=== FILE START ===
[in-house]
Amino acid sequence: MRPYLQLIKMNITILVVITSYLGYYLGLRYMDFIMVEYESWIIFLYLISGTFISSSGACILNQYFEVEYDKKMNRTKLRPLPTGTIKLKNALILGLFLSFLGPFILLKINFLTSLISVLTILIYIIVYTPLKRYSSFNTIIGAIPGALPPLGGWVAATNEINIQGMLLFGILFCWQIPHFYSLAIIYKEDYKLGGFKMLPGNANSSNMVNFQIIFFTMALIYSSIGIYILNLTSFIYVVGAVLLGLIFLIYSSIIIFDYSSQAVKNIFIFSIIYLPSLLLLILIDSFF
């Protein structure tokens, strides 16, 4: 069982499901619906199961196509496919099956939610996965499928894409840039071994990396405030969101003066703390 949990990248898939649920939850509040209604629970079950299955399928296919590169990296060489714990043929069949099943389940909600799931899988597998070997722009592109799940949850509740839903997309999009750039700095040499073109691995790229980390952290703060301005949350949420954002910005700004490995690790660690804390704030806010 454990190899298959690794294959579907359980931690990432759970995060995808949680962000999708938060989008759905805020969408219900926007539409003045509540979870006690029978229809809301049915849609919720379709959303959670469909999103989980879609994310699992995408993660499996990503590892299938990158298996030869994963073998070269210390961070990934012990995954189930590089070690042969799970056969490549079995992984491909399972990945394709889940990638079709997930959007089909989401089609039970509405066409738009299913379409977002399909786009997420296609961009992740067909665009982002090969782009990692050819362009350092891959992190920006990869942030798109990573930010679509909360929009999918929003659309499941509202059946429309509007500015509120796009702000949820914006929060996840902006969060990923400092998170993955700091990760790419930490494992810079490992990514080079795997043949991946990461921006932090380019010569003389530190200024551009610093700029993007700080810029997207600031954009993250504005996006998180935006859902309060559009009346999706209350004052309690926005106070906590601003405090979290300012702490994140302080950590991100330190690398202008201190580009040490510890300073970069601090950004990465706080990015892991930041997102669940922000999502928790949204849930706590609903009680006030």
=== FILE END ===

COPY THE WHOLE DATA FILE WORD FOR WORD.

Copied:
[in-house]
Amino acid sequence: MRPYLQLIKMNITILVVITSYLGYYLGLRYMDFIMVEYESWIIFLYLISGTFISSSGACILNQYFEVEYDKKMNRTKLRPLPTGTIKLKNALILGLFLSFLGPFILLKINFLTSLISVLTILIYIIVYTPLKRYSSFNTIIGAIPGALPPLGGWVAATNEINIQGMLLFGILFCWQIPHFYSLAIIYKEDYKLGGFKMLPGNANSSNMVNFQIIFFTMALIYSSIGIYILNLTSFIYVVGAVLLGLIFLIYSSIIIFDYSSQAVKNIFIFSIIYLPSLLLLILIDSFF
């Protein structure tokens, strides 16, 4: 069982499901619906199961196509496919099956939610996965499928894409840039071994990396405030969101003066703390 949990990248898939649920939850509040209604629970079950299955399928296919590169990296060489714990043929069949099943389940909600799931899988597998070997722009592109799940949850509740839903997309999009750039700095040499073109691995790229980390952290703060301005949350949420954002910005700004490995690790660690804390704030806010 454990190899298959690794294959579907359980931690990432759970995060995808949680962000999708938060989008759905805020969408219900926007539409003045509540979870006690029978229809809301049915849609919720379709959303959670469909999103989980879609994310699992995408993660499996990503590892299938990158298996030869994963073998070269210390961070990934012990995954189930590089070690042969799970056969490549079995992984491909399972990945394709889940990638079709997930959007089909989401089609039970509405066409738009299913379409977002399909786009997420296609961009992740067909665009982002090969782009990692050819362009350092891959992190920006990869942030798109990573930010679509909360929009999918929003659309499941509202059946429309509007500015509120796009702000949820914006929060996840902006969060990923400092998170993955700091990760790419930490494992810079490992990514080079795997043949991946990461921006932090380019010569003389530190200024551009610093700029993007700080810029997207600031954009993250504005996006998180935006859902309060559009009346999706209350004052309690926005106070906590601003405090979290300012702490994140302080950590991100330190690398202008201190580009040490510890300073970069601090950004990465706080990015892991930041997102669940922000999502928790949204849930706590609903009680006030």